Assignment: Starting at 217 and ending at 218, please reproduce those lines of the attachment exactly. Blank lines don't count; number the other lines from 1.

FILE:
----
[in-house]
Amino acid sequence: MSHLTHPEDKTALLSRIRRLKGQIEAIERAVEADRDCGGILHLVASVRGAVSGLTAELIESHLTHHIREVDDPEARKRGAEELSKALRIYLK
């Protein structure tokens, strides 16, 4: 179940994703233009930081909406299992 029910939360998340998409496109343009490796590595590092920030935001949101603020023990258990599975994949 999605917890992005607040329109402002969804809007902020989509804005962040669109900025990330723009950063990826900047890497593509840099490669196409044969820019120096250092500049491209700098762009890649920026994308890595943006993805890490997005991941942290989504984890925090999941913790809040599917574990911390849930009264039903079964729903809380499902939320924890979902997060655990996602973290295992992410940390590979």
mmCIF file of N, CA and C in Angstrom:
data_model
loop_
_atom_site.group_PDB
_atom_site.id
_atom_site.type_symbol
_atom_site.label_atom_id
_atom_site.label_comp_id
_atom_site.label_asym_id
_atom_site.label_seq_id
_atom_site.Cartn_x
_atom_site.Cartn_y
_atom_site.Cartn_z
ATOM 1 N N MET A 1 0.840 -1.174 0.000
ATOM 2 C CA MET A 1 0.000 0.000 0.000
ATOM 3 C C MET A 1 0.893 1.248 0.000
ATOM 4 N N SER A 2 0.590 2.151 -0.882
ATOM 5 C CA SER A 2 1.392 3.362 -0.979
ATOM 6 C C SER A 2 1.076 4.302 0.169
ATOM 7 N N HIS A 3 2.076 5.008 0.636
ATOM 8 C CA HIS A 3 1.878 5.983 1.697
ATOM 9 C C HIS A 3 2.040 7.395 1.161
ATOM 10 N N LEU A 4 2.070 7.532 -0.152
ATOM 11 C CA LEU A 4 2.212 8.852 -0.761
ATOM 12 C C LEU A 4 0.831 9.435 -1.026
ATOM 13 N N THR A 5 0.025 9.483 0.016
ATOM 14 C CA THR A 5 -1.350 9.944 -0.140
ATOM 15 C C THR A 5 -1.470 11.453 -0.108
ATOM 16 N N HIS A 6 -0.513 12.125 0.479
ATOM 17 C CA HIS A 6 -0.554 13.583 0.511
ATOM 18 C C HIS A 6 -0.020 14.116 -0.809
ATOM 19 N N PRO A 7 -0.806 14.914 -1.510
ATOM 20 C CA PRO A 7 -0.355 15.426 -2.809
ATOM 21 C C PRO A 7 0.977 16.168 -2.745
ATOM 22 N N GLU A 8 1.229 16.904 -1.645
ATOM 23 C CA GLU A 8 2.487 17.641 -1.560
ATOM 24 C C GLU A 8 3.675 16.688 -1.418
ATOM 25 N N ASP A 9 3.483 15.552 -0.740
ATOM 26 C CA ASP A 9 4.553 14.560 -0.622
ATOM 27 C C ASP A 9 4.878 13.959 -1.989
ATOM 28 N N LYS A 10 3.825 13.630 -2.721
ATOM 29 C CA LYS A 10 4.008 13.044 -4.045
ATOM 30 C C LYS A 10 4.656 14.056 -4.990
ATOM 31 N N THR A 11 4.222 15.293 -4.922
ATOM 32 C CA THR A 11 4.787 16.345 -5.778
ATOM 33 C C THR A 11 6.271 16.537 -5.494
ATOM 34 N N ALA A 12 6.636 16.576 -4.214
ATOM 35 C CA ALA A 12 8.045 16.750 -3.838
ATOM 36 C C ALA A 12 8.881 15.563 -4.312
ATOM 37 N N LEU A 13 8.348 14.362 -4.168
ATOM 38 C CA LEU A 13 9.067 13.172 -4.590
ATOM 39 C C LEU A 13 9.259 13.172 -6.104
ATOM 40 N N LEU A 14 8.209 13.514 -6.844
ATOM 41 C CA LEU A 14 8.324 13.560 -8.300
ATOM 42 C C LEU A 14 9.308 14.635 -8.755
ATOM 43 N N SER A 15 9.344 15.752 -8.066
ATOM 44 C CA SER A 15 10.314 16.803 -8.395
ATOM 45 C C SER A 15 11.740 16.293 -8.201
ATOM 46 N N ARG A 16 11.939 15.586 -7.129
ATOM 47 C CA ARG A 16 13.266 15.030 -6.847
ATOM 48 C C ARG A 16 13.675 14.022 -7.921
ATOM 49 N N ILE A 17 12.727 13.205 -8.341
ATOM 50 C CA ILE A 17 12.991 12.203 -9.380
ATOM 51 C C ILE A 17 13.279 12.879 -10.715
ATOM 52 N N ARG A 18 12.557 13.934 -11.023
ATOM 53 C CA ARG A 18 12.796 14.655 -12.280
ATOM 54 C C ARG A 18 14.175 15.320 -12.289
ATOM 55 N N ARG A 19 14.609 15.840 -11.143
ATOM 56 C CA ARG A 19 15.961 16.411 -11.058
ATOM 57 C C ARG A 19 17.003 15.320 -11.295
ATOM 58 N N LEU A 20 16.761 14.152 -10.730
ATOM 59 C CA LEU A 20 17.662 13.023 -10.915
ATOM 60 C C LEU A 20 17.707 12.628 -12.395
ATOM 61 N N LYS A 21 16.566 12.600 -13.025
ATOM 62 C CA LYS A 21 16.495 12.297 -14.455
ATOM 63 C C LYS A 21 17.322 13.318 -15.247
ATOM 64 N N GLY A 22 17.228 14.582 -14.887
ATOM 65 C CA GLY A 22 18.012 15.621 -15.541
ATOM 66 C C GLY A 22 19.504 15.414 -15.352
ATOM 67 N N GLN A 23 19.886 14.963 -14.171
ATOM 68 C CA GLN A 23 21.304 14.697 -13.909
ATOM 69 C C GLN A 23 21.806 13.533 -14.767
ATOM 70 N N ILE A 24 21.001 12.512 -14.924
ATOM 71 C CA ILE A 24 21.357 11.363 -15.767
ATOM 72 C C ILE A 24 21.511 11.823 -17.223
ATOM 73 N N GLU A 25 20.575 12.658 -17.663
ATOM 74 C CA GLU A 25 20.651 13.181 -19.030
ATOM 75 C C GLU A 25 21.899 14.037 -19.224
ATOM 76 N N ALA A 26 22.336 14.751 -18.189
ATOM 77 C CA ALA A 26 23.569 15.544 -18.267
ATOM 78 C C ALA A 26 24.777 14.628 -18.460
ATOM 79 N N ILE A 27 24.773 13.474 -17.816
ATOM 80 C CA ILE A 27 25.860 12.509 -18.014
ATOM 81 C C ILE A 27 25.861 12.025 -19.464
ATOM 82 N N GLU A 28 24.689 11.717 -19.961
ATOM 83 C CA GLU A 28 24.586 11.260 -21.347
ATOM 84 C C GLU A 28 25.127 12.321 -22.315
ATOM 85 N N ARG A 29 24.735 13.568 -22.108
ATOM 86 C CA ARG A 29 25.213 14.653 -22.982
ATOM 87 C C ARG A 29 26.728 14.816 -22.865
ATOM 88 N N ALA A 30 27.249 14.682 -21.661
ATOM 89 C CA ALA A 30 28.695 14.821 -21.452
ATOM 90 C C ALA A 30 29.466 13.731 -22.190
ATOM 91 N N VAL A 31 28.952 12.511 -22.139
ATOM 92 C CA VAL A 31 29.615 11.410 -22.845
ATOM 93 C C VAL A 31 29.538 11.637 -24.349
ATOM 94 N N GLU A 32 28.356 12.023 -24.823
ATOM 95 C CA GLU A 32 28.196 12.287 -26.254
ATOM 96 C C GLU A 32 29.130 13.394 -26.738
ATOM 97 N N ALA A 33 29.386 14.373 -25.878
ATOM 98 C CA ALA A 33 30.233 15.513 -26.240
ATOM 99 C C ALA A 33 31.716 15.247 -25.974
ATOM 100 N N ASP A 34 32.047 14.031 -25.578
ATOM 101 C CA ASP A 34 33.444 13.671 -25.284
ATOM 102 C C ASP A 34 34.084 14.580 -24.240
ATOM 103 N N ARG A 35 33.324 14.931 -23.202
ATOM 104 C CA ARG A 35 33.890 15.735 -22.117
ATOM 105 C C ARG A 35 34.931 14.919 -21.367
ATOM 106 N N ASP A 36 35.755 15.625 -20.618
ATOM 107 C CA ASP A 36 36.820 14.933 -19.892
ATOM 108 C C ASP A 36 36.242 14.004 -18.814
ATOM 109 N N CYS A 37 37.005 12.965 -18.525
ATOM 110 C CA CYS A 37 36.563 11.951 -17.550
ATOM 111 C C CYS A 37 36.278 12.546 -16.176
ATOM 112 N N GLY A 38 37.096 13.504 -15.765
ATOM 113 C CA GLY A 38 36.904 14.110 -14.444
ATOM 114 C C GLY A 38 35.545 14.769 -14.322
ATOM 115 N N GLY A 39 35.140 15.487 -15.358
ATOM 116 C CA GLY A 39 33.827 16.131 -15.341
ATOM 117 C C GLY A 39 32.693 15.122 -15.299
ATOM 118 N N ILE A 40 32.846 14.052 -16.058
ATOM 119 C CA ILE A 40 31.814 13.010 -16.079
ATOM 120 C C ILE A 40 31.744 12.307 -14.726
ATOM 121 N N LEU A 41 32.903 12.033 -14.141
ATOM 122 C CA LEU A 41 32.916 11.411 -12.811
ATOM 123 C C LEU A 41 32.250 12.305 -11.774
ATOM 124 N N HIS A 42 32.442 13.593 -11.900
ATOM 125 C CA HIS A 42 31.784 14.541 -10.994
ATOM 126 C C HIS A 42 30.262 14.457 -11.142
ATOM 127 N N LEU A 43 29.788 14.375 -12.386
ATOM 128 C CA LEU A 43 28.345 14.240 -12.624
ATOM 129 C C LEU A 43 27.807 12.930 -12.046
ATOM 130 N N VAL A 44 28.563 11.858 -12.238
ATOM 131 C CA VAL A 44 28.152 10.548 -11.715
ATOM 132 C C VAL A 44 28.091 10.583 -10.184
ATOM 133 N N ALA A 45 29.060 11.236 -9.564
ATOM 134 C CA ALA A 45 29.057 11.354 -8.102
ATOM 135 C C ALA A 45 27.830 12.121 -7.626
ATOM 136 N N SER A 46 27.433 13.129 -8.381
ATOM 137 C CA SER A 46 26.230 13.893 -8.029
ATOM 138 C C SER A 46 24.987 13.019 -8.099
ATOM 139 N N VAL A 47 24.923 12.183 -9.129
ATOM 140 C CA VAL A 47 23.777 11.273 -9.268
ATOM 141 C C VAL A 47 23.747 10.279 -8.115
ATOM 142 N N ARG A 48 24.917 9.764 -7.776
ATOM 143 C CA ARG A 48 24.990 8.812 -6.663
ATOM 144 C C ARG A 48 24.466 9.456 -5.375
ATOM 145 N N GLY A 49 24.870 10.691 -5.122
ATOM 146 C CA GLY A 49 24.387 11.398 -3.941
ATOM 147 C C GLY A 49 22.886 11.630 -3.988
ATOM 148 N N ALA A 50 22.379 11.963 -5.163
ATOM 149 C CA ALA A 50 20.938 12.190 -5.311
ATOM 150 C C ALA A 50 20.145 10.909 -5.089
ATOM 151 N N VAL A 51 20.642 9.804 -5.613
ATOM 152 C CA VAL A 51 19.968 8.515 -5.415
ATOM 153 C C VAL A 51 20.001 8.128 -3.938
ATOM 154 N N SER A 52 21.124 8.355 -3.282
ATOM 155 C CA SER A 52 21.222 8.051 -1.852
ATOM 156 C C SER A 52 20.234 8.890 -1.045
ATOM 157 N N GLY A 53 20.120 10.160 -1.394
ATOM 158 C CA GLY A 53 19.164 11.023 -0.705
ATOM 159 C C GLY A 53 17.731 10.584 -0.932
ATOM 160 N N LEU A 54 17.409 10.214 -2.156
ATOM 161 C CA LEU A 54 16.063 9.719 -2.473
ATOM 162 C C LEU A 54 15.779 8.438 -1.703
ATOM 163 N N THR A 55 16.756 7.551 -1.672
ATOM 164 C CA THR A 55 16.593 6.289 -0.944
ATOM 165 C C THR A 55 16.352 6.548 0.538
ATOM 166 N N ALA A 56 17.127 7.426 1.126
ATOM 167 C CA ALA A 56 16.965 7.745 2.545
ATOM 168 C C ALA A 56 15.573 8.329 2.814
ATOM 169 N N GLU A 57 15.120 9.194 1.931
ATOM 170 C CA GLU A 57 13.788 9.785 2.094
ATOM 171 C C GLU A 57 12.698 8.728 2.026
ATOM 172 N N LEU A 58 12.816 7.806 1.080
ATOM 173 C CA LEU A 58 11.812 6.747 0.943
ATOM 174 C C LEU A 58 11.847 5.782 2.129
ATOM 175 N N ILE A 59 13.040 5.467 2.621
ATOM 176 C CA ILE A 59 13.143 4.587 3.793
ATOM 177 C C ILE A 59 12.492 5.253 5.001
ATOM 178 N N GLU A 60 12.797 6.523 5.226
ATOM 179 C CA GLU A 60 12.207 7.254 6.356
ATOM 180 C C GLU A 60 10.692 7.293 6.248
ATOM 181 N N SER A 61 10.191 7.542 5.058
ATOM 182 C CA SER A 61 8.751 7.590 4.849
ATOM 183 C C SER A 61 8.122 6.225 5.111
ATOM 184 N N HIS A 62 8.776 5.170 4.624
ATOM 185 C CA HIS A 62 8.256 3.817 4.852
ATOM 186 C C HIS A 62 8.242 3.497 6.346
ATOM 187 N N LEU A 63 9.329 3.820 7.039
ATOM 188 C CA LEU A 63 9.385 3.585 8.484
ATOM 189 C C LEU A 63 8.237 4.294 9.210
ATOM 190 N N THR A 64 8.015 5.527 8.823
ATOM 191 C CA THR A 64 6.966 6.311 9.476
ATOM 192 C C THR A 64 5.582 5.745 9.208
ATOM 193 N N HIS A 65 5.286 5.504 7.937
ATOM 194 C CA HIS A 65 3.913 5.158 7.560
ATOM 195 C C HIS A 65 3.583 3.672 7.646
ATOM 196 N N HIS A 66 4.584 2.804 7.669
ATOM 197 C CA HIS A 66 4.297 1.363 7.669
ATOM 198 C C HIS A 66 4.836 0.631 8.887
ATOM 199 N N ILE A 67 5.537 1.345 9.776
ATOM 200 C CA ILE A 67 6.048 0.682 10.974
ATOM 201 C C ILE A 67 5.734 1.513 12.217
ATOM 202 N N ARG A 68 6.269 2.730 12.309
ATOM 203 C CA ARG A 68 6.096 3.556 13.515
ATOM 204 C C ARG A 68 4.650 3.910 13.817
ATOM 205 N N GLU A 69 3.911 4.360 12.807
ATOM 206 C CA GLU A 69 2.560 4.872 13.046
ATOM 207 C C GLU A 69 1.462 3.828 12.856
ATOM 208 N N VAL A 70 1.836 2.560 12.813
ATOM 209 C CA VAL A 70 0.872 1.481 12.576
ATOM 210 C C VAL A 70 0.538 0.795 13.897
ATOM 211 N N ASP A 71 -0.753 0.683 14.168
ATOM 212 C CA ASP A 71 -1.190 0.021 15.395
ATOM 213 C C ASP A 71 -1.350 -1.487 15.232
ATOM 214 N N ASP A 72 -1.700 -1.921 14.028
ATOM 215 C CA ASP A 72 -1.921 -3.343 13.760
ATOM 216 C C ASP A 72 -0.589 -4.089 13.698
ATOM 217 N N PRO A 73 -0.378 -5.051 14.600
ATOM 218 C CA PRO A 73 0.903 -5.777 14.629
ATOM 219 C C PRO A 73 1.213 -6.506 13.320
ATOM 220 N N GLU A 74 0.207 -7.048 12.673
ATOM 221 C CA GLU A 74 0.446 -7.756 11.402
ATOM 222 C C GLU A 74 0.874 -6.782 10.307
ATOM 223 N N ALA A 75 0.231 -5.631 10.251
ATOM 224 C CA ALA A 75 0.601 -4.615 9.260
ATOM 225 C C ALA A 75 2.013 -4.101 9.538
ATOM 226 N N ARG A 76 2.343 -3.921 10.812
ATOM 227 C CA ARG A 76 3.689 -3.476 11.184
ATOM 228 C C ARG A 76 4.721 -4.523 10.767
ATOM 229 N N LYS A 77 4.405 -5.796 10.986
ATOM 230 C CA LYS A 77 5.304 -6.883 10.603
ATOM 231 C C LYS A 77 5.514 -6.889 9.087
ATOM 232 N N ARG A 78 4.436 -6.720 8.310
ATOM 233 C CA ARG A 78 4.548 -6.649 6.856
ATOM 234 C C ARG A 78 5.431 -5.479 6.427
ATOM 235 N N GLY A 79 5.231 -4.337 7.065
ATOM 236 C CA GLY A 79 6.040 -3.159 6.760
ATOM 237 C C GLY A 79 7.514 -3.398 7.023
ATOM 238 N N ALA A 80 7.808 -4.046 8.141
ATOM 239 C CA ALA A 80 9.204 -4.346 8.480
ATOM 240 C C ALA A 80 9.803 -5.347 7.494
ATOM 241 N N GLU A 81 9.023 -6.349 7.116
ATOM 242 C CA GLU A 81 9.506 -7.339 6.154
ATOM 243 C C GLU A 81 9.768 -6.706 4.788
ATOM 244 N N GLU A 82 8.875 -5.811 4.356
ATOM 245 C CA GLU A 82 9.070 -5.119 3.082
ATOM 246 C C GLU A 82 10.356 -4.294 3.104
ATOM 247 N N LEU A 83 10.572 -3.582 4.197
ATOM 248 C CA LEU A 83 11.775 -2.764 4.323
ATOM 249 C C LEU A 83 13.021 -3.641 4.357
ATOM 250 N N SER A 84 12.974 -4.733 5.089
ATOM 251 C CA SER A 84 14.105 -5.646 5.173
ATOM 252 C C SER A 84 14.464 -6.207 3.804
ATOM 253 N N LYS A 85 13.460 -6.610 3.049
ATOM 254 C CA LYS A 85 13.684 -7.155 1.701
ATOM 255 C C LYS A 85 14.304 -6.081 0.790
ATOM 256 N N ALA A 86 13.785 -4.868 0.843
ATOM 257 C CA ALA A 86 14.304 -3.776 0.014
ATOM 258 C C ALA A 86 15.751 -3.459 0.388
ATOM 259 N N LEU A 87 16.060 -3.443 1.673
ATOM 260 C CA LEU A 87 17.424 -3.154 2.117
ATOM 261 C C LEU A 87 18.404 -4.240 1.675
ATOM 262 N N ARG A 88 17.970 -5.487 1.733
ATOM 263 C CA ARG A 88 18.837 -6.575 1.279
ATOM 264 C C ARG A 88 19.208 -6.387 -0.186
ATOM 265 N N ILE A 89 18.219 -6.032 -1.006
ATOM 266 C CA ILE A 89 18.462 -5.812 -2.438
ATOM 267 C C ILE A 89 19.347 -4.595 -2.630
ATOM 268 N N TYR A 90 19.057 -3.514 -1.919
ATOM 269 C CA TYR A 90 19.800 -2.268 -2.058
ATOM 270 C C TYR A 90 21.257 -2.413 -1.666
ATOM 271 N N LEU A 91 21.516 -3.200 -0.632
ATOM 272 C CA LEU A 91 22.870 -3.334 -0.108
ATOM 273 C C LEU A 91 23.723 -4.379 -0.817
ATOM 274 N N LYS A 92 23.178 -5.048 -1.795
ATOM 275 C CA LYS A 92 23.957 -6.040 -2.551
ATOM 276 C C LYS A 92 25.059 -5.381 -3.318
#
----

ATOM 201 C C ILE A 67 5.734 1.513 12.217
ATOM 202 N N ARG A 68 6.269 2.730 12.309